Physical Education teacher should know about your child. Juice and snacks should be allowed with child in gym in case sugars drop during activities.

Snacks/Meals in school

Your child's teacher needs to allow your child to check sugar in the classroom, especially if feeling sick. They can go to the back of the classroom.

Who is trained to administer GLUCAGON in your child's school? Talk to administration about finding out if anyone else can be trained to give insulin and glucagon if nurse is unavailable/present.

Two I am still working on:

New ID bracelet, necklace, or jewelry

Pump Support for waist/arm

Check out this: (very informative)
Back to School Webinar

#type1diabetes #jacobduran #diabetes #diabeticmanagement #backtoschool #childwithdiabetes #diabeticschoolplan #diabetesmedicalplan #diabetesmanagement

Parents Get Tired, Too

Today, I am restless. I'm tired and that's no lie.
To deny what I feel would be a lie I'd try to force feed myself and I don't even have the energy for that. 
Parents get tired, too.
No, wait. 
We know what it is to be overwhelmed, to feel like our most is never enough and to start and try to finish only to have to start again.
I long for the day to be over but there's still so much to be done.

It's easy to become discouraged when you deal with medication and medical equipment that sometimes have a mind of their own. Most days I go on like all is normal, and then other days the reminder that your child has Diabetes jumps at you, "Whoop! There it is!"
You feel like you have entered the ring, the bell has rung, BING! and the hits and punches keep coming but no one ever rings that darn bell ever again. It's like everything around you is waiting for you to give up, knock yourself out and stay down for the count, forever. The sugar is high, the sugar is low, roller coaster ride, forever on the go.

If you're a parent that has to put the insulin pump on your child, maybe you can identify with me at the moment. You place the pump into a new site on your child that should stay and hold for two to three days and then, just when you are ready to either nod off to dreamland (if there's such a place for moms) or step out the door to go to work, someone says, "Mom." and you find out the pump has come off. Or, "Mom, I think my sugar is low...." Running to get juice, check sugar, hurry....

I feel like Charlie Brown, Aauuuggghhhh! Frustrated and misunderstood because I either want to enjoy a few moments of rest, or really, really need to fly out that door. It's no one's fault. No one is to blame. Stuff happens and what can we do.

The truth is, as much as we want to step away, we can't. So, I get back up and do what I have to do because so far, George Jetson and all the robots in his world aren't going to show up anytime soon to help out. 

Dear friend, I know you too are tired and overwhelmed, but know that the Lord knows you are doing the best you can and He will never, ever leave you alone. Take it like I will do today, one step, not one day, I'll say, one step at a time. Go little by little. It will get done. Life will be there tomorrow with all the ups and downs again. So, take a deep breath. Put on some music and let's get that dinner done. 

#jacobduran #type1diabetes

Tuesday, September 3, 2013

Giving Up

It's possible you may disagree.
From where I'm standing, I can say for sure, there are and will always come, days when you feel like giving up.
Like that's an option?

I can see you feel out of it. You're tired and unmotivated.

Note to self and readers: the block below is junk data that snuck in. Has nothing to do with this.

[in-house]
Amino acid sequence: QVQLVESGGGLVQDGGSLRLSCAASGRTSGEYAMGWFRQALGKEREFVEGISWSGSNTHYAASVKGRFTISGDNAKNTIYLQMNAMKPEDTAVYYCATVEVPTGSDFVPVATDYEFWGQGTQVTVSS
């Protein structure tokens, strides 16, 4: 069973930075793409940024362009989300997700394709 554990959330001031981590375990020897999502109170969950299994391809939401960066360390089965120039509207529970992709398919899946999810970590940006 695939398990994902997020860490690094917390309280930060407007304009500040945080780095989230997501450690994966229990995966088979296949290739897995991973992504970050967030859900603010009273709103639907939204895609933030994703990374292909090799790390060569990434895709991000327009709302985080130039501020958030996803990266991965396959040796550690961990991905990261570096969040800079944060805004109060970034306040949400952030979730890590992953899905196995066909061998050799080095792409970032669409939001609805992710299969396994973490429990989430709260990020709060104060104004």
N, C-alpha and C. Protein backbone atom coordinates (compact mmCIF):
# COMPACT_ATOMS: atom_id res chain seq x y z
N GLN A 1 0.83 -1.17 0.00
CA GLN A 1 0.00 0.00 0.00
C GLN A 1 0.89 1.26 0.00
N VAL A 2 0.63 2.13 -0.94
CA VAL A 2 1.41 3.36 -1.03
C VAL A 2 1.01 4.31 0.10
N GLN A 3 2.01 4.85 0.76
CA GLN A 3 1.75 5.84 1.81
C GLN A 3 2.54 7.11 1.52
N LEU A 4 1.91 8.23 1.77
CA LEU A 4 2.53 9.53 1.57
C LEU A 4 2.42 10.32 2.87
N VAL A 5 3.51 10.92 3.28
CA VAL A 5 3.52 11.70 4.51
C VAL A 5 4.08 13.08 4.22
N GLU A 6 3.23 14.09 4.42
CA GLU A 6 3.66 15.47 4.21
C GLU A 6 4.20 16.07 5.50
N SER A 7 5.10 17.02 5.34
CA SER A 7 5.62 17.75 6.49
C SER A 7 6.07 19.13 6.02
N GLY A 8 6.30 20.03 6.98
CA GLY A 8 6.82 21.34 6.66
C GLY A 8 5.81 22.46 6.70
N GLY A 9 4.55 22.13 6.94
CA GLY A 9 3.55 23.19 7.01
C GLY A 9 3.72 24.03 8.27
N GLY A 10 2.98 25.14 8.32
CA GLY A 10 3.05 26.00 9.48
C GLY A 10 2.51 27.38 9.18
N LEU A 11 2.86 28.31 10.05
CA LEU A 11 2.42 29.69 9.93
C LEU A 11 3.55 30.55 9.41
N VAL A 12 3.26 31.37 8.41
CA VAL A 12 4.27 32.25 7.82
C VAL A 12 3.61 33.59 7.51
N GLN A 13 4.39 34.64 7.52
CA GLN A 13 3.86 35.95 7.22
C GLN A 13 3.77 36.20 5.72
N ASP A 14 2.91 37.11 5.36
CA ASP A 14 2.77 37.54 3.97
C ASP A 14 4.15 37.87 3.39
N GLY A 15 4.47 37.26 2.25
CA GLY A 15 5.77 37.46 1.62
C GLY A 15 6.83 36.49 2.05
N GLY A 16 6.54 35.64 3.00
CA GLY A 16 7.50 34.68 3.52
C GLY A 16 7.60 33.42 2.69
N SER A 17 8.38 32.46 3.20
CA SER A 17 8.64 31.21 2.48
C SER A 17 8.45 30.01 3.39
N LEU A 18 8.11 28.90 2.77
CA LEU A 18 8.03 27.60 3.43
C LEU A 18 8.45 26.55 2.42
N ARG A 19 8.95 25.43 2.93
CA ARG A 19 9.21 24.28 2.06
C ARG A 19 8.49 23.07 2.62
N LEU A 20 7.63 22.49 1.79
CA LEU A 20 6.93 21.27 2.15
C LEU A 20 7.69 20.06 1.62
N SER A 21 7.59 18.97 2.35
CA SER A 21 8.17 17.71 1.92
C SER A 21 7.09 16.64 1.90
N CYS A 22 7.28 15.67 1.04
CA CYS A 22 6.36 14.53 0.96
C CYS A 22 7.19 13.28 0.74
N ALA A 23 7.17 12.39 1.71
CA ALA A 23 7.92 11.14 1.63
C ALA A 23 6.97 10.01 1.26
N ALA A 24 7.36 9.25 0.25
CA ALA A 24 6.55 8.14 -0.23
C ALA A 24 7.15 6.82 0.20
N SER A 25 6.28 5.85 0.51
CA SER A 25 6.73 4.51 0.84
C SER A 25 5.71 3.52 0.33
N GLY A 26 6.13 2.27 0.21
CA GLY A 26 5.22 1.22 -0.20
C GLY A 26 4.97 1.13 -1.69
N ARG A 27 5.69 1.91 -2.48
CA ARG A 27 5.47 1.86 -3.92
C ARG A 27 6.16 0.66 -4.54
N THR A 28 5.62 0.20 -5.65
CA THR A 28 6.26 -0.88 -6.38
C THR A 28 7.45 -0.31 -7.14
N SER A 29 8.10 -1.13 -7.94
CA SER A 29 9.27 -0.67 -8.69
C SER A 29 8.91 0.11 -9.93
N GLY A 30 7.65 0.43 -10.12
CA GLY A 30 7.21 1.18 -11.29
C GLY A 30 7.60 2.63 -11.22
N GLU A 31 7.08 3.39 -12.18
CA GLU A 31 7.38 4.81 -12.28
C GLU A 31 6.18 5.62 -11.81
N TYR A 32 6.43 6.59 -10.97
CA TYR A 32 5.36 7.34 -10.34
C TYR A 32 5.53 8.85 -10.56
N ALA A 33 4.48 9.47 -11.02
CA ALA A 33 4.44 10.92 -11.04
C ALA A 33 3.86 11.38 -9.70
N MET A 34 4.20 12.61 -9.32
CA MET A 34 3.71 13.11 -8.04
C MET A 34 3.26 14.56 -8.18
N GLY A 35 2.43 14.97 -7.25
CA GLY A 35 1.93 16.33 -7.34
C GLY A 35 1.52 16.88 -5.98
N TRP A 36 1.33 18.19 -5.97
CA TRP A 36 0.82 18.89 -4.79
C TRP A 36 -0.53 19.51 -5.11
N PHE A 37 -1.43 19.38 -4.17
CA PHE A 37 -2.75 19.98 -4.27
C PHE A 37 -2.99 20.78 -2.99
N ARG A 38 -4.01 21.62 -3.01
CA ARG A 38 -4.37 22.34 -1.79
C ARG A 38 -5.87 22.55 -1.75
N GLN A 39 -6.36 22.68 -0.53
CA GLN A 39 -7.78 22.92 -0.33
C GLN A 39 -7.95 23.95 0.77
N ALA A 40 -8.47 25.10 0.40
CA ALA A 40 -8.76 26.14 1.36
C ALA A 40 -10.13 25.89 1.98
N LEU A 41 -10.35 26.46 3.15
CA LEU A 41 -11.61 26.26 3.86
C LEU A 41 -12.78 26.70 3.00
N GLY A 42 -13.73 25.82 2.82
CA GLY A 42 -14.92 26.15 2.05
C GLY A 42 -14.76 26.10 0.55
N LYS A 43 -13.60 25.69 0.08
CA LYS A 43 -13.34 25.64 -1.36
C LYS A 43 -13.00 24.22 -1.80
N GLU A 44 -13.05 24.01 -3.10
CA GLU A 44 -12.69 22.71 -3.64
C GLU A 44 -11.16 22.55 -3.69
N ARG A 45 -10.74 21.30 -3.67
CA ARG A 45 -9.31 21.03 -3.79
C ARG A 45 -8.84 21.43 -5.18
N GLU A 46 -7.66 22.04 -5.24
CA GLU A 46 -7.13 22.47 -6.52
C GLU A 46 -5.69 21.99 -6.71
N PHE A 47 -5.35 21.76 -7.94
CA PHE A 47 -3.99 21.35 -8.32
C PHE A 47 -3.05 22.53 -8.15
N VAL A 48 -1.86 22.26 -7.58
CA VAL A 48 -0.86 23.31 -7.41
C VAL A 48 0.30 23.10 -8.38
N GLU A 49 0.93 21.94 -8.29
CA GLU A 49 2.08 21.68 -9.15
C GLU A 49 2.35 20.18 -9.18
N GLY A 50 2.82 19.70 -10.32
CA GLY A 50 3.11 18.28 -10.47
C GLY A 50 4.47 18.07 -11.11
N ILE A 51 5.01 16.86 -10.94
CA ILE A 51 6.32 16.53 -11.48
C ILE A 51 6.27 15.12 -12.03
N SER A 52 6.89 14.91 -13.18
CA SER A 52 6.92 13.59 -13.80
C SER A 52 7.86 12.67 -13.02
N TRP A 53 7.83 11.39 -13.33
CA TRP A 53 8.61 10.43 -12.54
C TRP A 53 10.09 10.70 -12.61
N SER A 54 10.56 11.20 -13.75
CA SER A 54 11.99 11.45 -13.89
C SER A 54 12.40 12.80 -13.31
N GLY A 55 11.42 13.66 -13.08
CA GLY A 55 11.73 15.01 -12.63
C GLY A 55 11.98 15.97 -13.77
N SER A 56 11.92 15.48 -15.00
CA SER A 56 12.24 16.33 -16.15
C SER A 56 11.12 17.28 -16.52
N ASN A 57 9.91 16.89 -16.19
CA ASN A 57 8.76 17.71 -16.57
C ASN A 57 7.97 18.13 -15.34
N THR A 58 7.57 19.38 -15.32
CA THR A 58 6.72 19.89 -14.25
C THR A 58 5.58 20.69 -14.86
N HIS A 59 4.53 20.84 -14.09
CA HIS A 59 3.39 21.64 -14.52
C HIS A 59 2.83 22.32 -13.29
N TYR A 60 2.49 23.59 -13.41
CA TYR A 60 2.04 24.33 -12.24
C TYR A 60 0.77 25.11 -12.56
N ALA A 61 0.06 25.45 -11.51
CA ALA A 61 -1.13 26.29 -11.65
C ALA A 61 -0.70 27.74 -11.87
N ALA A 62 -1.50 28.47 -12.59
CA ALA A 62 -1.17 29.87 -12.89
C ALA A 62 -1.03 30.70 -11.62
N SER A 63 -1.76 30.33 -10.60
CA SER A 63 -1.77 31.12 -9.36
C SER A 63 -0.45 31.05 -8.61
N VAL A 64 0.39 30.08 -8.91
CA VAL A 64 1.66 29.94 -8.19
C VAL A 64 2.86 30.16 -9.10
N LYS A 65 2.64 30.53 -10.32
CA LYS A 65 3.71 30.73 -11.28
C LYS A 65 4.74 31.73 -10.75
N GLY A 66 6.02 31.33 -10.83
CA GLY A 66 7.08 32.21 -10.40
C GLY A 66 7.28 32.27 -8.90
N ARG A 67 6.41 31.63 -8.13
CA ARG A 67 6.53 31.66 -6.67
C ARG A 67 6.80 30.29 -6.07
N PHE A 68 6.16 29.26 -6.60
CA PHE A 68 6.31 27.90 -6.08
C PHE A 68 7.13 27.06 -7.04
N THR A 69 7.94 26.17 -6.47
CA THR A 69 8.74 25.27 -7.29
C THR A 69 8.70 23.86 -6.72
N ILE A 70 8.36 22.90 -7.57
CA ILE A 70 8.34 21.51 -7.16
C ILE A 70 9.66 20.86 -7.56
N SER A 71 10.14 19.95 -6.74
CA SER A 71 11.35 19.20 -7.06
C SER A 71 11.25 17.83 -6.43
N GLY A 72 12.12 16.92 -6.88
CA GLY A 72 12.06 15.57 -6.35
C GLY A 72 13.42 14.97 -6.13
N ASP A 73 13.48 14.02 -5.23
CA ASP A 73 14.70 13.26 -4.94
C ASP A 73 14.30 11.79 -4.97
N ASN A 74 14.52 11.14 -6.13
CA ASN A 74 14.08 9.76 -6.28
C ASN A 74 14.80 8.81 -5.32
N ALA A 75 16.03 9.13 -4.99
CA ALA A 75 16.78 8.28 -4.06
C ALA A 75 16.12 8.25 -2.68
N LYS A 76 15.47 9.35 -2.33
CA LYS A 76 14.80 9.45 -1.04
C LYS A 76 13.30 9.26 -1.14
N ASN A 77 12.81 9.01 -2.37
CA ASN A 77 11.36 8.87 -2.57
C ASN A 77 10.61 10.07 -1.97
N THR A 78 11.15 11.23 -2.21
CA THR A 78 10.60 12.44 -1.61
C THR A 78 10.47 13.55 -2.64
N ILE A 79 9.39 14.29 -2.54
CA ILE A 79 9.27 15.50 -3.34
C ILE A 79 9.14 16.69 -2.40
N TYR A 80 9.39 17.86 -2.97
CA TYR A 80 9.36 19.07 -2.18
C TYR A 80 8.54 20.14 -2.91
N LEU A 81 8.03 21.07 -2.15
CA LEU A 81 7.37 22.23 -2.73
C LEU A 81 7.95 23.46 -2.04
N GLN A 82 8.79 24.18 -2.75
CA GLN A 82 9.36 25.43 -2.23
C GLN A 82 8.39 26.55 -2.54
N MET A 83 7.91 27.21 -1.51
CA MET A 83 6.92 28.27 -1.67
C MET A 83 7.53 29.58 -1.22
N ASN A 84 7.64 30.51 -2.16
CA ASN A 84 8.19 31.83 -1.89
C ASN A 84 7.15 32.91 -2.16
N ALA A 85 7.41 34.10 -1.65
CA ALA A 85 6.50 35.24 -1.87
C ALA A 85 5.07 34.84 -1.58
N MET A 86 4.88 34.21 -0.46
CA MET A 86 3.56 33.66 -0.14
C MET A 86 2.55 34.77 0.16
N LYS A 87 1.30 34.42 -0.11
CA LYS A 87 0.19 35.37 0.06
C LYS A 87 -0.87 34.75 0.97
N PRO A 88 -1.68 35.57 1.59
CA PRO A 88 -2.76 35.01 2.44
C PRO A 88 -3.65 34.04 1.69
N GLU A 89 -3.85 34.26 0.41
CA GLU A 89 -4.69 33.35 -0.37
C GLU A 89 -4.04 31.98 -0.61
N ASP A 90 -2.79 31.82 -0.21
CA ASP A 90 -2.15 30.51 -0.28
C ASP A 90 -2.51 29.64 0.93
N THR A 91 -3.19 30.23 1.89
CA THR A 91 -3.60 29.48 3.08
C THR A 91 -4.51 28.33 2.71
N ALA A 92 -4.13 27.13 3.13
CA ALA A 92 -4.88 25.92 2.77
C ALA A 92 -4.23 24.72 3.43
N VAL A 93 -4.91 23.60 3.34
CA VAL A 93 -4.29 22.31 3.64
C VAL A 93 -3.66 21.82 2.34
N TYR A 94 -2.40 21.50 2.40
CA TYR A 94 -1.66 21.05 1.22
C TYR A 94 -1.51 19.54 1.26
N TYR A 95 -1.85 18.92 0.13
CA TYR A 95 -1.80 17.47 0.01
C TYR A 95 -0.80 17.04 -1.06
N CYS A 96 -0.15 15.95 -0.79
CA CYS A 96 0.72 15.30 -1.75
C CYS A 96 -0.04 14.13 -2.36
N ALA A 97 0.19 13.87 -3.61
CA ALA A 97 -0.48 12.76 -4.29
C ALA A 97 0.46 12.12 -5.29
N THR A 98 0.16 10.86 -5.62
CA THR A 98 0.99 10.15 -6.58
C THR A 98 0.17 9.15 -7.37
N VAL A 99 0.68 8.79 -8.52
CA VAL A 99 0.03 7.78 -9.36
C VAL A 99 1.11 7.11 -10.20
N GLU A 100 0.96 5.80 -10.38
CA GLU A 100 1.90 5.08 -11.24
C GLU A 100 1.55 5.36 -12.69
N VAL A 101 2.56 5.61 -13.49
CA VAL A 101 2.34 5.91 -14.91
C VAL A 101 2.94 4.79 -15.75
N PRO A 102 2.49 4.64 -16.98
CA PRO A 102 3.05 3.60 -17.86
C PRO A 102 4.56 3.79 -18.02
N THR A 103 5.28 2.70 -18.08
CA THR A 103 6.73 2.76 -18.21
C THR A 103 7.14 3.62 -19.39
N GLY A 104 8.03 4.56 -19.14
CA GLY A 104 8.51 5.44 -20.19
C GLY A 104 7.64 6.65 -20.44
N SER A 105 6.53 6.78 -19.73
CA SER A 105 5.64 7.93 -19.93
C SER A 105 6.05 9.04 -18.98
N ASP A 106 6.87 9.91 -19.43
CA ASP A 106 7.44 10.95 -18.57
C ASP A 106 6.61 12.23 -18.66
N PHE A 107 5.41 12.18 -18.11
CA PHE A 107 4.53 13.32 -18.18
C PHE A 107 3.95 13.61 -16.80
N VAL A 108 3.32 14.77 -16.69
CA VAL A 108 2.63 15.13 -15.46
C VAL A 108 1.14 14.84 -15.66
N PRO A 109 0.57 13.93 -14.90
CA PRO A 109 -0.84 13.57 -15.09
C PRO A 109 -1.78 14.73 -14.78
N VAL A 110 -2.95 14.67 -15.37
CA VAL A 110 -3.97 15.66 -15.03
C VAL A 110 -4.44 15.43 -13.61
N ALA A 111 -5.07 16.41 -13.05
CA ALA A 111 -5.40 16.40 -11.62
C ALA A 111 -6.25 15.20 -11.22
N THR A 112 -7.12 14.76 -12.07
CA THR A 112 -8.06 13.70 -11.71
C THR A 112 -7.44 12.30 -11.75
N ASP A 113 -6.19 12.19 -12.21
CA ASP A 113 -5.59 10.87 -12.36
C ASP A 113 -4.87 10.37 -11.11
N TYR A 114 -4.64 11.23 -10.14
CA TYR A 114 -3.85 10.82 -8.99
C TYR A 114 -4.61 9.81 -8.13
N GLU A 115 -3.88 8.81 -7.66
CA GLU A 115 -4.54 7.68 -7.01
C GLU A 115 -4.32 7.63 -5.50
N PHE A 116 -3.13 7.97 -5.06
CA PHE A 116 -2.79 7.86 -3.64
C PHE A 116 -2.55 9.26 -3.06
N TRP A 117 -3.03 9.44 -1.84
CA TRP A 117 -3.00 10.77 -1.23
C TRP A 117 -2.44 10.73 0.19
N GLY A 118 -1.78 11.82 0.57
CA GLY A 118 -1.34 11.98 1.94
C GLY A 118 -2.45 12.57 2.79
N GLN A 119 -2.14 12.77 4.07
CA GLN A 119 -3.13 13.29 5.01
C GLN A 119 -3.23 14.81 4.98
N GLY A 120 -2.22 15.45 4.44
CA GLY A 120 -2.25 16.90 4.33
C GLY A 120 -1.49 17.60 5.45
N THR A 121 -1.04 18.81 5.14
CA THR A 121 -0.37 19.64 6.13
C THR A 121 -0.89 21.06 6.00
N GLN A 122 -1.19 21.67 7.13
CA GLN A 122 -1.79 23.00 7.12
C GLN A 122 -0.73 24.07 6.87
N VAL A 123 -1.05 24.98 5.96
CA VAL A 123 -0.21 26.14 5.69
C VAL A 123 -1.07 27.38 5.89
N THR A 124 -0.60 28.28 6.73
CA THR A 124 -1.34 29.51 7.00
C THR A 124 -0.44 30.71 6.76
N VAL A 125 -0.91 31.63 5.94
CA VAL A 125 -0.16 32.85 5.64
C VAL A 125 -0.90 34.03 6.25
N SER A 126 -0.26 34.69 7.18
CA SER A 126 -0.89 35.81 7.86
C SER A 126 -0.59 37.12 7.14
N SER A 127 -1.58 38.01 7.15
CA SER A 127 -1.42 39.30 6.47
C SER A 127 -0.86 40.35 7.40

Your sugar levels have been up and down and you're just feeling so out of it, getting back in bed and pulling the covers over your head seems a lot better that getting up and opening the door that leads out to reality.

Sunny day or cloudy day doesn't matter much when you feel like hanging up the gloves and the fight to keep going seems loss. You don't want to hear advice, especially not from people who can't possibly know what you feel because they're not you.

You're the one that has to get pricked, punctured, checked, injected, made to bleed and monitor what you eat. 
Tired. Sick and tired of being tired.
No, wait...

There. You said it. Now you just want to be left alone.
But, if you know me, you know I can't walk away, at least not immediately without saying at least this...
I'm sorry you feel crummy.  I'm so sorry you are having such a bad day. I love you and really care. There are more people around you that love you. But, please,
Don't give up. Don't quit. Don't resign to what you believe is the end, because it is not.

Yes, you're tired and you're right. The constant needles and poking holes into your fingers and toes to check your sugar have become more than a nuisance. 
Through it all, through this pain and anger, you are still you, an amazing and wonderful you who has so much to share and give those around you.

You are life to those who know you.
You make us smile and laugh and feel thankful for you.
When you feel crappy, call one of us, talk to us or just tell us you need someone to just walk with you quietly. I can do that. I can just sit with you if that's what you need.
I'll be quiet. 

You can talk if you want to and I'll listen.
Maybe we can think of some jokes, well, I sort of suck at telling jokes, but maybe you can pretend to laugh at them. I just want to see you loving life the way I know you do.

You have your whole life before you and giving up is not an option for someone like you.
Sickness is just in the way sometimes but I know you will make it. I have always believed in you, so much.
Get up.
Let's go for a bike ride or just hang out in the park.
Come on.
Roller Skates, skateboard, jogging, whatever you want to do, let's do it.
At the end of it all, I just want to say, "Don't give up."
I will never give up on you. I know God has a great plan for your life. I will believe in healing for you and never quit.

Inspired by my son's comment, "Mom, I'm just tired of this. You don't understand.I know you love me but it's not you getting this." And he is absolutely right.

#jacobduran #jacobdiabetes #type1diabetes #diabetesmanagement #diabeticchild #insulin #diabeticdepression #diabeticliving #diabeticblog #diabetesblog #encouragement #diabeticcounseling #familycounseling